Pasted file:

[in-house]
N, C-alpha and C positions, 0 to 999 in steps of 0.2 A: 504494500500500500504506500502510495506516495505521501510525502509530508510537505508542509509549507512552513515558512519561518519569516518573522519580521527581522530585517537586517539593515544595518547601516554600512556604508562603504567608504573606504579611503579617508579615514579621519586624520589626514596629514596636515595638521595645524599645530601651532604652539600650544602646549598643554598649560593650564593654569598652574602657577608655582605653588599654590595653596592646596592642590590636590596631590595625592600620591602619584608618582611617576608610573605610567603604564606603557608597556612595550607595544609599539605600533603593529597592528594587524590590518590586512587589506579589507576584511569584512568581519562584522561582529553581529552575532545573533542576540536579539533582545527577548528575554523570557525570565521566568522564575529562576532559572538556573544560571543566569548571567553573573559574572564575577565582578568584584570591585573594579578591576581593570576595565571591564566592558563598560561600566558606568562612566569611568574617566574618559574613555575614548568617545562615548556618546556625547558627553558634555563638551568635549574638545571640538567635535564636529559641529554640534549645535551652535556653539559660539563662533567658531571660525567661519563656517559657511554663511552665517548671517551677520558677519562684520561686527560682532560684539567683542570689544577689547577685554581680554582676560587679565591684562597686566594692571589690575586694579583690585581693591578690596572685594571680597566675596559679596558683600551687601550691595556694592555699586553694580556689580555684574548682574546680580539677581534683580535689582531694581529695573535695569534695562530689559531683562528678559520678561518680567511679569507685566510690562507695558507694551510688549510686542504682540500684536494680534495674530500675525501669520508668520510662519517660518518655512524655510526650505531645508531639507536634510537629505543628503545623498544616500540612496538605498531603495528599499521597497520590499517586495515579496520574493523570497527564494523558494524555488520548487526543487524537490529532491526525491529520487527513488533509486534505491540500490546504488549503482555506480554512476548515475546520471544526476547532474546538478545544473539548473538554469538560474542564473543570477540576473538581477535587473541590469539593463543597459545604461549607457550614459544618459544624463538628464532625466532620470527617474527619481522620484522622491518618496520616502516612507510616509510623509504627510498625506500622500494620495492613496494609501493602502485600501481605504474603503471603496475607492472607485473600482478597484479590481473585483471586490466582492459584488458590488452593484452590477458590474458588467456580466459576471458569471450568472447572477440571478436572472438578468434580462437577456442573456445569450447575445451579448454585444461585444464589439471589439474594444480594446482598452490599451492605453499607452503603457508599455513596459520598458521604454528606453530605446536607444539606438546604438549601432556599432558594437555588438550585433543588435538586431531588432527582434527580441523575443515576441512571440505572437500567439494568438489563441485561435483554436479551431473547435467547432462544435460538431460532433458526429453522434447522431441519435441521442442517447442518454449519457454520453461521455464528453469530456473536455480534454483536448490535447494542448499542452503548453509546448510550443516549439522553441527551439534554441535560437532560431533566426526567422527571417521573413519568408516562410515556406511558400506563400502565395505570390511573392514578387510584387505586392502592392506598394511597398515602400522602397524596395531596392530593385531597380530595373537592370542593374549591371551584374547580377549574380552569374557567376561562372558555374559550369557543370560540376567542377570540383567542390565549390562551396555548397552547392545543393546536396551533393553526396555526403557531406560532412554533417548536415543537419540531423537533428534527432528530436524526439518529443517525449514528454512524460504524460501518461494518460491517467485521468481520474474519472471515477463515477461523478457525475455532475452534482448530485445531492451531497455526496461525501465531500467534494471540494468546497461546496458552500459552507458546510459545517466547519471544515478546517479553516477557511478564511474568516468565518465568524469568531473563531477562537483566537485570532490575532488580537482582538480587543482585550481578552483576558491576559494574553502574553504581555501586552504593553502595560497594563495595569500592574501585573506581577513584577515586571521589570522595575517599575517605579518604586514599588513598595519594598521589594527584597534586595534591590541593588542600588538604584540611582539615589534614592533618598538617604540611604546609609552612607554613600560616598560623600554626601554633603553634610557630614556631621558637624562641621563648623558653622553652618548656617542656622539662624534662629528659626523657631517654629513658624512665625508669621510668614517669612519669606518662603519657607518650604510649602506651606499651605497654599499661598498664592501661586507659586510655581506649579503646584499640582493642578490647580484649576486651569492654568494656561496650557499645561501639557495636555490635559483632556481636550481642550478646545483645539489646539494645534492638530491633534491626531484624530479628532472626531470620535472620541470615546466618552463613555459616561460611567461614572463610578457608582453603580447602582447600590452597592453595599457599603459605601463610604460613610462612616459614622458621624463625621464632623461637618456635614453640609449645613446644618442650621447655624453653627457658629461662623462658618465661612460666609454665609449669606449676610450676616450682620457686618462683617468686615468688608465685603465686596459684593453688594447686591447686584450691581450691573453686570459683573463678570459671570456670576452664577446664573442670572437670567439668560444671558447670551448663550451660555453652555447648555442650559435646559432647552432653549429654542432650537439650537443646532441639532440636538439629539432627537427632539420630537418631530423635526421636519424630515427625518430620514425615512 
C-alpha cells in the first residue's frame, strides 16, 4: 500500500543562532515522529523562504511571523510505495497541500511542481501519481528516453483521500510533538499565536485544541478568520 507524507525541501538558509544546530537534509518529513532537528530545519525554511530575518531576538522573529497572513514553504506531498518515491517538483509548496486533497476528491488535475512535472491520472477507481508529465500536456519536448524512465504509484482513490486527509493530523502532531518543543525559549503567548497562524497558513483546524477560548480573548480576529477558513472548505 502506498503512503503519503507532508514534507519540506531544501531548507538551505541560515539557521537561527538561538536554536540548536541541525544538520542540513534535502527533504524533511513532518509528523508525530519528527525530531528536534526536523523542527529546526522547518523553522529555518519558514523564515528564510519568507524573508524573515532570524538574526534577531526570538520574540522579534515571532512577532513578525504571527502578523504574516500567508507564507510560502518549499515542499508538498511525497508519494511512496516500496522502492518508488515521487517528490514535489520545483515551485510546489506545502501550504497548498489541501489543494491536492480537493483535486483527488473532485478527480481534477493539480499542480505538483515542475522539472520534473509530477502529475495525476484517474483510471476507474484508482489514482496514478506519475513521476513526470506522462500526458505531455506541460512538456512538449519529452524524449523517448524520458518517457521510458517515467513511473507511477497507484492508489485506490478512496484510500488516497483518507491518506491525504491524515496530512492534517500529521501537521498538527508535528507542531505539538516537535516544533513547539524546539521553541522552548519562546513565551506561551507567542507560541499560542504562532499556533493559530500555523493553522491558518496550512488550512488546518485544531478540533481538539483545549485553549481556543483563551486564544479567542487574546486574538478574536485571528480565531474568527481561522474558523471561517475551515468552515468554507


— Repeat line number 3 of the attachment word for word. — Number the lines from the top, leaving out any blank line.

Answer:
C-alpha cells in the first residue's frame, strides 16, 4: 500500500543562532515522529523562504511571523510505495497541500511542481501519481528516453483521500510533538499565536485544541478568520 507524507525541501538558509544546530537534509518529513532537528530545519525554511530575518531576538522573529497572513514553504506531498518515491517538483509548496486533497476528491488535475512535472491520472477507481508529465500536456519536448524512465504509484482513490486527509493530523502532531518543543525559549503567548497562524497558513483546524477560548480573548480576529477558513472548505 502506498503512503503519503507532508514534507519540506531544501531548507538551505541560515539557521537561527538561538536554536540548536541541525544538520542540513534535502527533504524533511513532518509528523508525530519528527525530531528536534526536523523542527529546526522547518523553522529555518519558514523564515528564510519568507524573508524573515532570524538574526534577531526570538520574540522579534515571532512577532513578525504571527502578523504574516500567508507564507510560502518549499515542499508538498511525497508519494511512496516500496522502492518508488515521487517528490514535489520545483515551485510546489506545502501550504497548498489541501489543494491536492480537493483535486483527488473532485478527480481534477493539480499542480505538483515542475522539472520534473509530477502529475495525476484517474483510471476507474484508482489514482496514478506519475513521476513526470506522462500526458505531455506541460512538456512538449519529452524524449523517448524520458518517457521510458517515467513511473507511477497507484492508489485506490478512496484510500488516497483518507491518506491525504491524515496530512492534517500529521501537521498538527508535528507542531505539538516537535516544533513547539524546539521553541522552548519562546513565551506561551507567542507560541499560542504562532499556533493559530500555523493553522491558518496550512488550512488546518485544531478540533481538539483545549485553549481556543483563551486564544479567542487574546486574538478574536485571528480565531474568527481561522474558523471561517475551515468552515468554507